Baby Loving Snakes August 2, 2015Author: Beach Combing | in : Contemporary, Modern , trackback
There are many stories about snakes getting into cradles or generally just hanging around children. Here are a few crude, and possibly in some cases factual instances from pre-war British newspapers.
The 18 months-old son of Mr and Mrs Howell of Mainchlochog, Pembrokeshire, walked into the house yesterday with a snake coiled round its neck. The child had picked it up in the garden and played with it, and the reptile eventually twisted itself round the little boy’s neck, and bit him in the temple [the child died]. Ed Ev News, 25 May 1920, 4
The wife of a shopkeeper at the Portuguese village of Ferbres was horrified to find a 53-inch long snake sleeping in the cradle beside her infant son, states a Lisbon message to-day. The reptile was quickly killed by neighbours. Glouc Echo 20 Jun 1941, 6.
One-year-old Frances Mary Tyler escaped unhurt after biting a black snake at Broadwater, New South Wales, Melbourne radio reported to-day. Her mother killed the snake with stick. Glouc Echo 29 May 1948, 3
A woman who went to look at her sleeping baby found an 18-inch snake coiled up on the pram. The snake—killed by a policeman—was one of five Italian grass snakes which escaped from their cage in a pet store in Croydon. The snakes are, harmless. [Dun Cour, 17 Jun 1952, 3]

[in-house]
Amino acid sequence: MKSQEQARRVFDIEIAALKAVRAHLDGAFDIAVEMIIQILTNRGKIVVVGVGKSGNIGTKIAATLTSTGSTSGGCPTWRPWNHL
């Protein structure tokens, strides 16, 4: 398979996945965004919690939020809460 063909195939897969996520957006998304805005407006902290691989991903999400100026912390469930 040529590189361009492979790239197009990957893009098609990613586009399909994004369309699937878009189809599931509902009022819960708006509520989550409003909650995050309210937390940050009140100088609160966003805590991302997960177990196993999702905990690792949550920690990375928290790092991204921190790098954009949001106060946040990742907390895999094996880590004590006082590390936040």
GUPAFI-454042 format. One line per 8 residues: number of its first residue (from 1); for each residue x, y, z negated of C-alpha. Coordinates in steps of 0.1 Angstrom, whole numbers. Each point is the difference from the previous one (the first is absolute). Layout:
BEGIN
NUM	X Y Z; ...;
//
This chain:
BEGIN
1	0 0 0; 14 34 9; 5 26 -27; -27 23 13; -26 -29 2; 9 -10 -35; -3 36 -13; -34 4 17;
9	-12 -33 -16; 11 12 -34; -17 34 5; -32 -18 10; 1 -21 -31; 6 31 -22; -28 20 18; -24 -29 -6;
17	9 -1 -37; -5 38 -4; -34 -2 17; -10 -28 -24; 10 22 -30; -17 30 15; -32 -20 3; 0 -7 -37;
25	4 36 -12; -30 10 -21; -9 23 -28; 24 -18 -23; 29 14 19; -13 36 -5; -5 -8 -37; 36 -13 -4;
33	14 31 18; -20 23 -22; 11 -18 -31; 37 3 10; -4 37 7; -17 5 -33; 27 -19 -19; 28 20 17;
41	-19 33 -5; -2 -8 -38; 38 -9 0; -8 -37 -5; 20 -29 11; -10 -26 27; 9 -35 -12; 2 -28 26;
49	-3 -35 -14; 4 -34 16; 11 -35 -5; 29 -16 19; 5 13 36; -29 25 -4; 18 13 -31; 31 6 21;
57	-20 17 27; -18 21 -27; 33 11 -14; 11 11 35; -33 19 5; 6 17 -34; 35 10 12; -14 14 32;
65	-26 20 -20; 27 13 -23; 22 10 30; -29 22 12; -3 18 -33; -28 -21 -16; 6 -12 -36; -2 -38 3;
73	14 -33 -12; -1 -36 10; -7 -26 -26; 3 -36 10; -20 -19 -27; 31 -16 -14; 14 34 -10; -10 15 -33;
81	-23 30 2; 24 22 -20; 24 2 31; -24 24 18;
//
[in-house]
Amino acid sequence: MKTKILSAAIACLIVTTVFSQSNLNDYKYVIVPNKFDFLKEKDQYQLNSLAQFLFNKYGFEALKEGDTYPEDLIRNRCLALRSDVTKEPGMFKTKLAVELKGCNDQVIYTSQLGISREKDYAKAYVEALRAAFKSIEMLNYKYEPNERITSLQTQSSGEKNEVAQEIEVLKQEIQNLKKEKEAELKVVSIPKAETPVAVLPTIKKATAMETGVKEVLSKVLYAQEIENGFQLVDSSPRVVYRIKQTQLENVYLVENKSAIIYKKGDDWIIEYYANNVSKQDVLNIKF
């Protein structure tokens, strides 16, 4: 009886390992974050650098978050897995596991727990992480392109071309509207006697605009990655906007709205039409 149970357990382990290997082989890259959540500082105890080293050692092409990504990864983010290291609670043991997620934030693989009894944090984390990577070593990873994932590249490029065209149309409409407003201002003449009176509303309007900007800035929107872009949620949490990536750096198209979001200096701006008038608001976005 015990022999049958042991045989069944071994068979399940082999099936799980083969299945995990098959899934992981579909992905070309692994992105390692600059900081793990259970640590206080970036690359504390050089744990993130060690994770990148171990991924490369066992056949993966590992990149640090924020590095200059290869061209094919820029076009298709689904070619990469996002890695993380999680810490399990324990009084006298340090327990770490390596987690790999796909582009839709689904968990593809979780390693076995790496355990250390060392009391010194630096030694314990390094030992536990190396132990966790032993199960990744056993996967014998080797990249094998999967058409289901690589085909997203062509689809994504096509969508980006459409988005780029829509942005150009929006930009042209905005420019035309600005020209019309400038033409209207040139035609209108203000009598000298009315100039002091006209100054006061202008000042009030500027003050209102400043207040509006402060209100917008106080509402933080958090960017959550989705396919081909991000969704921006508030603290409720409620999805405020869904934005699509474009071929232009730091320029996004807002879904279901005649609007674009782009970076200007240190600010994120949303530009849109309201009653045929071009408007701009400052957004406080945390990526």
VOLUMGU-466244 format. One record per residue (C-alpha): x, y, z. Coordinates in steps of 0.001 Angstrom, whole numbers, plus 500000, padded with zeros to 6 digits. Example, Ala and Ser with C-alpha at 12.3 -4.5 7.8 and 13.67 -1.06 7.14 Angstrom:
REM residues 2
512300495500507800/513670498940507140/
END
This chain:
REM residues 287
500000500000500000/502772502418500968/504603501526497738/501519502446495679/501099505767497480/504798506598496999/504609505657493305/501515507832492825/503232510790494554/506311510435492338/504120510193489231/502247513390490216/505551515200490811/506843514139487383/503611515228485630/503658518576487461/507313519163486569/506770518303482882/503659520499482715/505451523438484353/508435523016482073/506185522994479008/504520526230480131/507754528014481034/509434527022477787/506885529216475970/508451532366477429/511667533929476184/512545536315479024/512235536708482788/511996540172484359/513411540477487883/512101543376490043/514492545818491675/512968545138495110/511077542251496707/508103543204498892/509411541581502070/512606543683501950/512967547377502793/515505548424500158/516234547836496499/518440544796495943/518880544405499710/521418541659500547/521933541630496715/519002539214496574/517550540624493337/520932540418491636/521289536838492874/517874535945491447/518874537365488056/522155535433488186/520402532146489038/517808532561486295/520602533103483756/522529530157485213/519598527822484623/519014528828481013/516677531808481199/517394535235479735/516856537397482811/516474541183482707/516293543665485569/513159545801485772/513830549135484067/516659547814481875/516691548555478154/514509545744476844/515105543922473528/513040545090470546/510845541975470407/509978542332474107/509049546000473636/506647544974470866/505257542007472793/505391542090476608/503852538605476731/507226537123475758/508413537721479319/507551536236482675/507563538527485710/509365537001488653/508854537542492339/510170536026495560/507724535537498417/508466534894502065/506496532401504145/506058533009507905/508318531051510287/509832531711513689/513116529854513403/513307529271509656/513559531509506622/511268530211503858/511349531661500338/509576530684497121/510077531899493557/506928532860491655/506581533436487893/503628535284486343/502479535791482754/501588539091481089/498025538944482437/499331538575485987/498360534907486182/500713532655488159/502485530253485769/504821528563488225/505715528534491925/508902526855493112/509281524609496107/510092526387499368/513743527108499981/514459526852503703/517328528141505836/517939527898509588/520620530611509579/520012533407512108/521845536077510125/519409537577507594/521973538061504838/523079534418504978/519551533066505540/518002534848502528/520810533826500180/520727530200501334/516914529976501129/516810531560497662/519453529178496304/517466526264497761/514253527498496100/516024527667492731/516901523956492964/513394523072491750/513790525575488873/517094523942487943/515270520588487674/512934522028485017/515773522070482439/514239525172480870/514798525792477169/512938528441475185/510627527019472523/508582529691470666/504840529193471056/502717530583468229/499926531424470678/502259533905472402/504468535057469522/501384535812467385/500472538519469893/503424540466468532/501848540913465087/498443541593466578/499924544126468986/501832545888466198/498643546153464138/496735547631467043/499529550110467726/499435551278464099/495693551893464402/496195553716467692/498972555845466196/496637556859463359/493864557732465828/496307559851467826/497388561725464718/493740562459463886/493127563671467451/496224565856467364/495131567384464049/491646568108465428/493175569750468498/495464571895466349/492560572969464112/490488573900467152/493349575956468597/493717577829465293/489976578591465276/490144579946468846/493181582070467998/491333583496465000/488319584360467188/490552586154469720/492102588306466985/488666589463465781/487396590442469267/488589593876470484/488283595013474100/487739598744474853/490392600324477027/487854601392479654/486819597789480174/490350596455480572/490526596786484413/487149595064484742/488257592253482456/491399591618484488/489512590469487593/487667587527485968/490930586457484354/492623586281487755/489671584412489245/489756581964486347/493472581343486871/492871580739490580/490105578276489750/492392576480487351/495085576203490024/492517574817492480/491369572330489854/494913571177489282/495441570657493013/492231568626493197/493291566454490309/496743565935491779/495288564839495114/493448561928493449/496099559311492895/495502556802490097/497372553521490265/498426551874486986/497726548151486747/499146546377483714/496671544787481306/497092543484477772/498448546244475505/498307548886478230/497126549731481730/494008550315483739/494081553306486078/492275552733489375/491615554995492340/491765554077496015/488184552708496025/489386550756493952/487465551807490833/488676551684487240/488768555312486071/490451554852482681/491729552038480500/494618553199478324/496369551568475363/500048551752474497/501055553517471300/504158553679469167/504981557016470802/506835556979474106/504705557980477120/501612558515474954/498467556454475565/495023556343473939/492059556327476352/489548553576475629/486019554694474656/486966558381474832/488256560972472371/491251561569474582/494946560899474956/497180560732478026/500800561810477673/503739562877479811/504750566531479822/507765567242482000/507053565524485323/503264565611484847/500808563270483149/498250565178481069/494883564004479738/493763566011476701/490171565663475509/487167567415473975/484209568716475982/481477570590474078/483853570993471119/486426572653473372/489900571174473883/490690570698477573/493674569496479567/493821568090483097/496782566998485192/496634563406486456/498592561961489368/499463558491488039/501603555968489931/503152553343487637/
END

Now snakes get everywhere, but what is the special concern here? Part of it is the likely hysteria that a parent would likely feel if their baby had a snake snuggled up to it. But part of it comes from the age old legend that snakes like babies because they like milk.
Willie [aged two, Shamrock (Pens)] has been supplied with a nursing bottle filled with coffee [wth?], well diluted with cream, and with this he has sat in the yard almost continuously, only alternating his programme for frequent visits to the kitchen to have his bottle refilled. All thought that these visits were due to his own thirst. I have, however, had reason to change my opinion, especially since little Willie has returned to his own home, for since his departure an exceedingly fat and healthy-looking black snake has made its appearance in the yard, and seems to be continually looking for something. I am certain my grandson and the black snake were playmates, and that when little Willie called me to see the reptile was enjoying the contents of the bottle and getting fat on it. [Dun Eve Post, 5 Oct 1900, 4]
A correspondent of the Nation this week tells a new snake story. A relative just arrived from South Africa told me the following story, for which she vouches. A friend of hers in Natal, recently, put her infant out of doors with the feeding-bottle properly adjusted in the cradle, and left it. On several successive mornings she found the bottle emptied with unusual speed, and therefore set herself to watch, unseen. The mystery was solved at once. Directly the infant began to suck the bottle a snake crept into the cradle and drew the milk from the corner of the child’s mouth fast as it was imbibed. The mother had nerve enough to make no movement, and the child took no harm; but the snake never got another chance at that bottle. Ab Jo 1 Aug 1911
And behind that legends the older one, that snakes search out the human breast.